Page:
Roman Ship Dug Up In Thames - British Pathé

This is a video of the Roman boat discovered by Blackfriars Bridge in 1963. Roman Ship Dug Up In Thames - British Pathé

Andreas Vesalius' Fabrica: The Anatomy of a Revolution

 One of the world's most important books? Andreas Vesalius' Fabrica: The Anatomy of a Revolution on AbeBooks

Mythogeography - Mythogeography

Mythogeography - Mythogeography

Necklace from 600 B.C. was found in a Danish bog.

Check this very beautiful bronze necklace - really unique design. 585. This necklace from 600 B.C. was found in a Danish bog. | National Geographic Creative

London - early electrical generation

This is a good article on the subject, and also Shoreditch Electricity Station : London Remembers, Aiming to capture all memorials in London

Why the City of London is indefensible in a modern Democracy

The City of London has long been gerrymandered to make sure it remains a bastion of financial priviledge. In this piece George Monbiot explains some of the details.

Why is the Original so important

This is a TED talk explaining why a Fake will not do, why the original is so important to humans.

Weird Things in a Coffin - Queen Victoria

This is what the Victoria files has to say about the contents of Queen Victoria's Coffin. I do hope she shagged John Brown. 'The Victoria Files » Queen Victoria’s Funeral : In her coffin, Queen Victoria wanted various items of jewellery, Prince Albert’s dressing gown and his cloak which had been embroidered by Princess Alice, the daughter she had lost in 1878, a plaster cast of Prince Albert’s hand, her lace wedding veil, shawls, various photographs and also a lock of John Brown’s hair and a photo of him, which she wanted placing in her left hand. It has since been discovered that she was also buried wearing John Brown’s mother’s wedding ring.'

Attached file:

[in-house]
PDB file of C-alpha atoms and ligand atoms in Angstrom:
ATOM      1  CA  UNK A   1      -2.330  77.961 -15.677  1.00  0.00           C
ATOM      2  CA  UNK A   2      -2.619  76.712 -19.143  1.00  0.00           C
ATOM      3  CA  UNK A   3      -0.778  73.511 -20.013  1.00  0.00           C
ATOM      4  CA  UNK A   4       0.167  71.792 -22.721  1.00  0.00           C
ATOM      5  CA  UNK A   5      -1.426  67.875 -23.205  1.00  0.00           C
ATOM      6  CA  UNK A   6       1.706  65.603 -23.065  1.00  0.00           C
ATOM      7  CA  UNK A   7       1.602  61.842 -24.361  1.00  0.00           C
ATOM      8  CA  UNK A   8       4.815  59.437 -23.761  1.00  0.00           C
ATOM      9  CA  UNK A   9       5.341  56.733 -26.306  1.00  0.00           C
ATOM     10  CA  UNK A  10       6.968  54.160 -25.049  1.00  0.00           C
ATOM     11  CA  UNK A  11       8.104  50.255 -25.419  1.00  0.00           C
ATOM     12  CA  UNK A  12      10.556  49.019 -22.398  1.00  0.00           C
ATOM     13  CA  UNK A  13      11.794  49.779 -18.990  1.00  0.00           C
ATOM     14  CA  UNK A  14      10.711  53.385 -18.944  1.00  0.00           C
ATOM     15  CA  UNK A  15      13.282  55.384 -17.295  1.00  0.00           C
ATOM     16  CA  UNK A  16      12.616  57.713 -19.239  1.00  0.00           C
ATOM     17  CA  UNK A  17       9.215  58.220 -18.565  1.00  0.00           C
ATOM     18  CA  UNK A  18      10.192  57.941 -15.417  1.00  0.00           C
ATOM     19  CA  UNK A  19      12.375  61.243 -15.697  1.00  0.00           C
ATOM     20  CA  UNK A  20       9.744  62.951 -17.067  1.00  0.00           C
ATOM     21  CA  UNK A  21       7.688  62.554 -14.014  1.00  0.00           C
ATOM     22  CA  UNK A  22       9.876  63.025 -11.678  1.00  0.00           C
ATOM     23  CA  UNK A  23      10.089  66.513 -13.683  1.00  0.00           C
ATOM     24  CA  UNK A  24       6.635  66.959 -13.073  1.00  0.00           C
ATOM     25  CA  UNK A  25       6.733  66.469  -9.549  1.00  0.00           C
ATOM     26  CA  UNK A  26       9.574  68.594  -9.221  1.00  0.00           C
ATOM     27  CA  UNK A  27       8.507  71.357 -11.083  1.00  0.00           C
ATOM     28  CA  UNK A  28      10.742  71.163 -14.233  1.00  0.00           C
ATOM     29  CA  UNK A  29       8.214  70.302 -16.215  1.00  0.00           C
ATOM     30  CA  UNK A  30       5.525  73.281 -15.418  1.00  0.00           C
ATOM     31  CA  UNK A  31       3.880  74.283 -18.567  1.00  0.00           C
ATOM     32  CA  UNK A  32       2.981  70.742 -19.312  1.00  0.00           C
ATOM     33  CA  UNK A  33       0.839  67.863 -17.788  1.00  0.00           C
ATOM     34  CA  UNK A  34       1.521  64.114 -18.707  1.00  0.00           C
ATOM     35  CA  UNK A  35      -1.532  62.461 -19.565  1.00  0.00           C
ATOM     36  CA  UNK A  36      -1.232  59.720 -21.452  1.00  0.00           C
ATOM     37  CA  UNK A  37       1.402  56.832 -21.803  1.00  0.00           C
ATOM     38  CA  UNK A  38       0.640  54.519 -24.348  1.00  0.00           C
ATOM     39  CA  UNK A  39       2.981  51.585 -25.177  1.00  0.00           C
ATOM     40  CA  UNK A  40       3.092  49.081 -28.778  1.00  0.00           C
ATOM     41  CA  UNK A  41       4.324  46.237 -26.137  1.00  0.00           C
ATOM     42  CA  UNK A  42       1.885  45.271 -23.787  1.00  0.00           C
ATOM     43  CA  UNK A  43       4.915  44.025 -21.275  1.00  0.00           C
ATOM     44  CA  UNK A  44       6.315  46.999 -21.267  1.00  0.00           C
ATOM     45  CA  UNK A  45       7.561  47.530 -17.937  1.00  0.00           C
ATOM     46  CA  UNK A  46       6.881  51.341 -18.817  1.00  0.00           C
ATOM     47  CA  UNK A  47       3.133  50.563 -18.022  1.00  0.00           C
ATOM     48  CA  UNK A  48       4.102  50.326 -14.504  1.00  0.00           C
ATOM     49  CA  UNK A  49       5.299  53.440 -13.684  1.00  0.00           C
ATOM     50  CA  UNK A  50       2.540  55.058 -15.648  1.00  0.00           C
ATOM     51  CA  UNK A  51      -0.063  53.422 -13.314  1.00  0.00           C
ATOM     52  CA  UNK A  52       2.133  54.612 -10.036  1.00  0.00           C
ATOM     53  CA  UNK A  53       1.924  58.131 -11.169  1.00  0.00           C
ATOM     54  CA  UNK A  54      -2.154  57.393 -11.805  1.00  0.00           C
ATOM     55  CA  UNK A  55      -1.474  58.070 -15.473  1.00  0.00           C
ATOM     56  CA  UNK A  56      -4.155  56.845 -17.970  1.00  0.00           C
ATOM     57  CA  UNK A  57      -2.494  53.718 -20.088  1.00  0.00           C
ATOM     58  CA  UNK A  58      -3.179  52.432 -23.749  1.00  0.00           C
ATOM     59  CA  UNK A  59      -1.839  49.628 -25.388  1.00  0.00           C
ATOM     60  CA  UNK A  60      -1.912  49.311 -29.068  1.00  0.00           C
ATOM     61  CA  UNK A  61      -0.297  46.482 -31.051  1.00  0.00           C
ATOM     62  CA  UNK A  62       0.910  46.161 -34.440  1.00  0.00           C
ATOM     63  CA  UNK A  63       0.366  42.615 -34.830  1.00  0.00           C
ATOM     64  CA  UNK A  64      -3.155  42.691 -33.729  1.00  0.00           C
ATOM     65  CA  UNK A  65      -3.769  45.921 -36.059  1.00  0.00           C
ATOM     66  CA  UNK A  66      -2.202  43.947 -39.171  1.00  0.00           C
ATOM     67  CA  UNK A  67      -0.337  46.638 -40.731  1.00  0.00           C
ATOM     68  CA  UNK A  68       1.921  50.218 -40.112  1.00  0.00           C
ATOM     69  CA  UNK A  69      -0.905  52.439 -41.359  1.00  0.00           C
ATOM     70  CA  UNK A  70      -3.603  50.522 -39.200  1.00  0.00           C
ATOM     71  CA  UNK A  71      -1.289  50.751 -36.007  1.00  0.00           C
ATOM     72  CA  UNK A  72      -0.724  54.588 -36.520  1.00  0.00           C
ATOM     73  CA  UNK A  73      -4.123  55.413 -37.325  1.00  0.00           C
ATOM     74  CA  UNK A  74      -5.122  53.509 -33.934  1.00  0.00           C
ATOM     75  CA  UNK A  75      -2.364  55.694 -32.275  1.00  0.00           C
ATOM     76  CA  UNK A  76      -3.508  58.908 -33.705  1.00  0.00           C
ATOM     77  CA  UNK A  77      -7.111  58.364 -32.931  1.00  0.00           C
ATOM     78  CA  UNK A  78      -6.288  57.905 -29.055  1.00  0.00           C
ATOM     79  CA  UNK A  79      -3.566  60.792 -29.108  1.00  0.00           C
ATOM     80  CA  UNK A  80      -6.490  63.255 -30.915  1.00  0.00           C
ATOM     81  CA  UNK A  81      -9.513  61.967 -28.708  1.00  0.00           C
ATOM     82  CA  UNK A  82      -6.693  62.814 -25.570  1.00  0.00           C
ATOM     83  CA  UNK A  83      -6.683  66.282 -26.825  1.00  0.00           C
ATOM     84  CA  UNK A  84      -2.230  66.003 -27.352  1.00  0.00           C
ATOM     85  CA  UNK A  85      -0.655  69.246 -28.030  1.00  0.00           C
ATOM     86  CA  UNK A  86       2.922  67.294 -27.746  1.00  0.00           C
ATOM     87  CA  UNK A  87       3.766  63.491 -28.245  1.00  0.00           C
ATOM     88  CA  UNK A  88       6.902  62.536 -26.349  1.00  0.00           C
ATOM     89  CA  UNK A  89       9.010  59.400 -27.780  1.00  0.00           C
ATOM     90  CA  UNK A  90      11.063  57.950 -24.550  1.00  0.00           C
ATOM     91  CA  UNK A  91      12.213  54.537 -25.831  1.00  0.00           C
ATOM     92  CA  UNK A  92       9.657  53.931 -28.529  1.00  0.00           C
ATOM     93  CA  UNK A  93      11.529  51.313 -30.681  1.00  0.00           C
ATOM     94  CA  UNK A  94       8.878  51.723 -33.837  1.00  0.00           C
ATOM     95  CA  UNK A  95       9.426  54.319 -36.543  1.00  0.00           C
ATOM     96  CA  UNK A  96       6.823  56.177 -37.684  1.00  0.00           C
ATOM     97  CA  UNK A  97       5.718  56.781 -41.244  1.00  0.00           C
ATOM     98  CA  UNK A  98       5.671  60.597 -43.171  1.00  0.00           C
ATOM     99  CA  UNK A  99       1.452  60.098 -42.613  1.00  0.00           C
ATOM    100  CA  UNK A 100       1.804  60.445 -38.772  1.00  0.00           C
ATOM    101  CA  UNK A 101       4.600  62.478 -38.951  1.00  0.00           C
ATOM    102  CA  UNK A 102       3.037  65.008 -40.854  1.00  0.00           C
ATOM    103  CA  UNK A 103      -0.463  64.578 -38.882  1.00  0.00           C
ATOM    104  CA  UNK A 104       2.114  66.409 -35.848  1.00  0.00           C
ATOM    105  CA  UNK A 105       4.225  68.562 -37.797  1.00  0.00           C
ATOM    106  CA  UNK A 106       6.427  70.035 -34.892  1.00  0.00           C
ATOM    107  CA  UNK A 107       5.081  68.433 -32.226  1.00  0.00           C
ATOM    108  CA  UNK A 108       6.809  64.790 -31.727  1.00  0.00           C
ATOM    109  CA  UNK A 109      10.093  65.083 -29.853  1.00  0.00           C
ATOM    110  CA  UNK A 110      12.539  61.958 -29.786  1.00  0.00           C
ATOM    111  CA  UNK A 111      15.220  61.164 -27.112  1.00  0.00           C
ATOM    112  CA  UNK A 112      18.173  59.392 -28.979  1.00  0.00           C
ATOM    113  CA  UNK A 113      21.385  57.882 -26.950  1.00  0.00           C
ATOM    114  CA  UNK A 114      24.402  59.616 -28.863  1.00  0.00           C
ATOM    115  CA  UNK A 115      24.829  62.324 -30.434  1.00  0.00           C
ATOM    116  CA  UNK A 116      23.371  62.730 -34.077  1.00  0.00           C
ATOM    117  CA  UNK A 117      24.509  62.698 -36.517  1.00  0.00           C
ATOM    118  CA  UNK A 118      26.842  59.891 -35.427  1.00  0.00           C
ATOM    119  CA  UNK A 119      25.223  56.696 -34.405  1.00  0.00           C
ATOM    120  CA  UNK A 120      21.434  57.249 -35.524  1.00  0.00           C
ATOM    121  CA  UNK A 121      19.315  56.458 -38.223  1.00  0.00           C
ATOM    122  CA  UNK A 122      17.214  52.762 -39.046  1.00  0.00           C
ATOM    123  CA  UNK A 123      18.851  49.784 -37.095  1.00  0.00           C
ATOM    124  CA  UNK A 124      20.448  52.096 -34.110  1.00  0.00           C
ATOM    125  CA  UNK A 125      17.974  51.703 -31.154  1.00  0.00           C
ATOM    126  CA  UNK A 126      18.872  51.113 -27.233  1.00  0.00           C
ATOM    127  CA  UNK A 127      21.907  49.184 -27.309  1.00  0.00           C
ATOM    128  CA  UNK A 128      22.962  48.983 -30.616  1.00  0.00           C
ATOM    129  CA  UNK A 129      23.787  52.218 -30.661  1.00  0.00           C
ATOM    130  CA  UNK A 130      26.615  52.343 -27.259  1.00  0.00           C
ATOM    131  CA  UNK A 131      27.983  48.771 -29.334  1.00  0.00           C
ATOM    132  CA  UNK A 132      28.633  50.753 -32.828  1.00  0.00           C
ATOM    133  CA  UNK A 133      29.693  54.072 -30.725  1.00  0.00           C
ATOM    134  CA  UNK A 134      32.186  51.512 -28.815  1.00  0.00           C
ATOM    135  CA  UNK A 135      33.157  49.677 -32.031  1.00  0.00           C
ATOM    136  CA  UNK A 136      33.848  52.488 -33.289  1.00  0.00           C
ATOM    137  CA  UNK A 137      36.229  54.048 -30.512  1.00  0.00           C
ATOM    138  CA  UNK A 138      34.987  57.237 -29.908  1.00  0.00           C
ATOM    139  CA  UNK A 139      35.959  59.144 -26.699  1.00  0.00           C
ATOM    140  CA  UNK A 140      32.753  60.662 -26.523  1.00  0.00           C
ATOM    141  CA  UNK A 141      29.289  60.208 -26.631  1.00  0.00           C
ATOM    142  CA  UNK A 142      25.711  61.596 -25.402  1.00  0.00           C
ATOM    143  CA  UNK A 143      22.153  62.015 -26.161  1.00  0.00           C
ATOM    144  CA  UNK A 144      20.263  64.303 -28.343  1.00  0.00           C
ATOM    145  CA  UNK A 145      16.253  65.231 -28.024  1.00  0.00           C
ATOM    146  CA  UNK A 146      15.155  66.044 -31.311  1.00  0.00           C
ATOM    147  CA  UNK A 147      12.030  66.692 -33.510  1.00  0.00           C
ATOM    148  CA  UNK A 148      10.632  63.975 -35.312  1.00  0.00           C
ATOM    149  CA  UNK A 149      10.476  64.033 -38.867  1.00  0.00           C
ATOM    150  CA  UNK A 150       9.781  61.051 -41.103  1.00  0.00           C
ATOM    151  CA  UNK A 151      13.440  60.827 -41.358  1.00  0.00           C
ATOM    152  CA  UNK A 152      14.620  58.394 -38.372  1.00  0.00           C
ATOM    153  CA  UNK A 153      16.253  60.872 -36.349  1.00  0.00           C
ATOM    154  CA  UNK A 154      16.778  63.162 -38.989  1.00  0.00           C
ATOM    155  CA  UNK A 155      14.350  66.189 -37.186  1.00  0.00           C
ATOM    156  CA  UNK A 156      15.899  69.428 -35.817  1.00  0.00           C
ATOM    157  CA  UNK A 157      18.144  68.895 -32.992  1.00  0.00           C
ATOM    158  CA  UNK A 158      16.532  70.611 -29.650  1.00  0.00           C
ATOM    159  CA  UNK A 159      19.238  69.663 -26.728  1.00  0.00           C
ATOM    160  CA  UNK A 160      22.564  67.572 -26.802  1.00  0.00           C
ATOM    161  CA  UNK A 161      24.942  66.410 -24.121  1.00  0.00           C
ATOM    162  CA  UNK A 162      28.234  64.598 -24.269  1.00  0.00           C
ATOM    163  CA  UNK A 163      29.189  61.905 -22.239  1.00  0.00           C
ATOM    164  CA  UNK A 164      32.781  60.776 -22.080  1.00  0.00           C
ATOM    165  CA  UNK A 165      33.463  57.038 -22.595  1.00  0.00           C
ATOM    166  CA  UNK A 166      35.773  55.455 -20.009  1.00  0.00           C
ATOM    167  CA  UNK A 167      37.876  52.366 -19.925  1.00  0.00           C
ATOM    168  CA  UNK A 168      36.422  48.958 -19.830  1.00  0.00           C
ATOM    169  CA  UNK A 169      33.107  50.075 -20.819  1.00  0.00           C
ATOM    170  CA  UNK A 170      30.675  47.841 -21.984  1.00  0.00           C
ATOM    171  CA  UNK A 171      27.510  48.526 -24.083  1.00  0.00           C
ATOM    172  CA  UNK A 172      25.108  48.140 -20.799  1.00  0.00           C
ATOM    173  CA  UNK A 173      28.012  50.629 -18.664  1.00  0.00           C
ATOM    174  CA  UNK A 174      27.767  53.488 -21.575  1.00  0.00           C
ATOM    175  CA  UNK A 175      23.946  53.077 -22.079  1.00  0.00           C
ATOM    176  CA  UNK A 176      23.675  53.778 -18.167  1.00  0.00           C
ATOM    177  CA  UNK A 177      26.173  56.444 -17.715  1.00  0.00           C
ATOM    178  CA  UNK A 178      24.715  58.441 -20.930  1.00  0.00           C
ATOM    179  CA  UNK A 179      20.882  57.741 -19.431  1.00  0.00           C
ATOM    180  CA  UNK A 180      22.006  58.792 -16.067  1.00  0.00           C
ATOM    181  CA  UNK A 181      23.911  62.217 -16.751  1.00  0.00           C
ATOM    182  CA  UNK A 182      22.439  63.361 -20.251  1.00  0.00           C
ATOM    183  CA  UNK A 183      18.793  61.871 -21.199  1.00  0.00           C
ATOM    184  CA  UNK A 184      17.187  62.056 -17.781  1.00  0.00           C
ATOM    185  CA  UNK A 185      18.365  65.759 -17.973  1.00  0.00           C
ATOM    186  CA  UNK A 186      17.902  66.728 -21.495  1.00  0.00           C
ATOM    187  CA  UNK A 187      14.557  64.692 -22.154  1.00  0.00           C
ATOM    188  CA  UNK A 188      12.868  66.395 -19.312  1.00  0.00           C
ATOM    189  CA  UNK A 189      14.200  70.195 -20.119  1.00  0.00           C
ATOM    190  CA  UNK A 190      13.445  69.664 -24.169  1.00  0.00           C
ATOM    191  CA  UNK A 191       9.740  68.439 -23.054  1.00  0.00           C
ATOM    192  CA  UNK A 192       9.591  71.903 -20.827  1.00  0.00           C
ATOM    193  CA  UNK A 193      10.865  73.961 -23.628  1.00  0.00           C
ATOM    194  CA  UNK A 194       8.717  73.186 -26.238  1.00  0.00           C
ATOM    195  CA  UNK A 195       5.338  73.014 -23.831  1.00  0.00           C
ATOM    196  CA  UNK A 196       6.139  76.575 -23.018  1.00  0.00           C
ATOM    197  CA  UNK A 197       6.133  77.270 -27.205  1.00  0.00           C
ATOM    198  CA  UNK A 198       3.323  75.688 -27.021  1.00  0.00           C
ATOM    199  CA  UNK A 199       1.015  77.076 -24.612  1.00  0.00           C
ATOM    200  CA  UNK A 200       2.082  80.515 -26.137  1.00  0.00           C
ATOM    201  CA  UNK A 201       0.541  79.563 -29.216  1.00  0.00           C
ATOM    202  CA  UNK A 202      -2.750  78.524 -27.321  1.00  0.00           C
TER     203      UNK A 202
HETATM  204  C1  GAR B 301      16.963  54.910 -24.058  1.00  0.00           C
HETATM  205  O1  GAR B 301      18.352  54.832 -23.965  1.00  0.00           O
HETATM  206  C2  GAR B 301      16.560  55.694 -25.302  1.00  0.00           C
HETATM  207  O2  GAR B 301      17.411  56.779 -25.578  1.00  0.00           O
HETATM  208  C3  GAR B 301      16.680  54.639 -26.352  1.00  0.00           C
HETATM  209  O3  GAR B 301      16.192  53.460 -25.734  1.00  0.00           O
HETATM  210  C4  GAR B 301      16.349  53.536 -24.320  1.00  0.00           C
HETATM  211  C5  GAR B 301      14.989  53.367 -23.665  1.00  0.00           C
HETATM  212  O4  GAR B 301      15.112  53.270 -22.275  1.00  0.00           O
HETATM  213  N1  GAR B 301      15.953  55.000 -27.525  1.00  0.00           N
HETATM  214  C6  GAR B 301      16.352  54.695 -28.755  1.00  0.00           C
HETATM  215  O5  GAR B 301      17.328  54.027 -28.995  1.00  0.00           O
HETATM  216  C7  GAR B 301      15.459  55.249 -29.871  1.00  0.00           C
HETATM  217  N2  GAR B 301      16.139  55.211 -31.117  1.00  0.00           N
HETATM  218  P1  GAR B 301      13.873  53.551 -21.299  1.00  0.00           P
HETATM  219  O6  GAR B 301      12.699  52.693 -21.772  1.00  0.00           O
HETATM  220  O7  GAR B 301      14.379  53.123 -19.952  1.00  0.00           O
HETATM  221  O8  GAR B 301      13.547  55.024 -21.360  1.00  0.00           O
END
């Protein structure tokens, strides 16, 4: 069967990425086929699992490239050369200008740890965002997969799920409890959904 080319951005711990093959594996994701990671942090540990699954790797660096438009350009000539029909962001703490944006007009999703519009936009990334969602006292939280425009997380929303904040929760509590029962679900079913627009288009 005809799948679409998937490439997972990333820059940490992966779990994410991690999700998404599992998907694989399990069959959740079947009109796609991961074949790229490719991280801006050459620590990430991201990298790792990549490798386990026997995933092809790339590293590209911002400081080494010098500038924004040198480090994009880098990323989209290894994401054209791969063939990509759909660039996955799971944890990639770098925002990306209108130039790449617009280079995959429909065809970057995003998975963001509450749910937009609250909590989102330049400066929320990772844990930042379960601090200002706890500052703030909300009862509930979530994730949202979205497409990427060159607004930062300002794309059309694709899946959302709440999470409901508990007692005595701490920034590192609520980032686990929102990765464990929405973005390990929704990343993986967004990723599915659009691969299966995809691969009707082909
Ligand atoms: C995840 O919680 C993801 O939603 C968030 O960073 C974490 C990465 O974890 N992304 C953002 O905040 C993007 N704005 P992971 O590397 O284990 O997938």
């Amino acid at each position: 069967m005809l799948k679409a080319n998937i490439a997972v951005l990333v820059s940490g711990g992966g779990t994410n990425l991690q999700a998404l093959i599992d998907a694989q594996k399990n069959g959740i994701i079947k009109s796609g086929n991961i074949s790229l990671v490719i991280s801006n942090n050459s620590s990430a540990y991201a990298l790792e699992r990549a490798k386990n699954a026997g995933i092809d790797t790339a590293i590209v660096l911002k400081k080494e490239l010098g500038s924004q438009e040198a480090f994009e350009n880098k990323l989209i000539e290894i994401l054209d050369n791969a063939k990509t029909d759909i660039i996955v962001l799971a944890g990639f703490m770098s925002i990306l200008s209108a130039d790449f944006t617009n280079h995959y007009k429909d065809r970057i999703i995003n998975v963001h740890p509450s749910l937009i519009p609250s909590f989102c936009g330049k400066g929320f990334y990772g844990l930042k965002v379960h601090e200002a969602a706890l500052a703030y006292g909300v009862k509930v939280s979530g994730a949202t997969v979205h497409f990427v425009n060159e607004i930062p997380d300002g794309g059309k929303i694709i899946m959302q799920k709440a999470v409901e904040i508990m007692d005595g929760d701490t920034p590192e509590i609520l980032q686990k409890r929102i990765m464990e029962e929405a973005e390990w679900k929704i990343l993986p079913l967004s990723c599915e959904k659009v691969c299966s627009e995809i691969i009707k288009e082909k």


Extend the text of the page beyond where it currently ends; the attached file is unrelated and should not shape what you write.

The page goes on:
William Shakespeare, Gangster | History | Smithsonian

This is an article on the writ against Shakespeare, by William Whyte.  The article uses it with a discussion of the old chestnut about who wrote the plays. William Shakespeare, Gangster | History | Smithsonian

How many people to defend a Hill fort?

This interesting article on the Hillforts of Dorset contends that the Parish Boundaries date back to the Roman period.  Evidence is very much circumstantial. But it also has a useful go at working out how many people needed to defend a hillfort, and the population of Roman Dorset.  Parish Boundaries In Dorset9.doc - parish_boundaries9.pdf

How old is English?

How to explain how come so few Celtic words in Old English. Answer: Celtic was not spoken in East England. How old is English?

▶ Except from Billingsgate Excavation in 1982 - computers and Kevin Flude

'A very sophisticated filing cabinet' says Kevin Flude ▶ Big82 Computers in 1982 - YouTube

Operation Stonehenge: what the TV films left out | Mike Pitts – Digging Deeper

The argument Mike Pitts makes is that the recent TV programme on the survey results of the Stonehenge Landscape left out much of the story of Stonehenge as discovered by recent excavation. While this is certainly true, and to get the most our of the programme you need to read Mike Parker Pearson's book on Stonehenge, the programmes did reveal some of the major results of the new project. So it was essential, if annoying viewing. Operation Stonehenge: what the TV films left out | Mike Pitts – Digging Deeper

Effect of TV/Film on history as show in Smithfield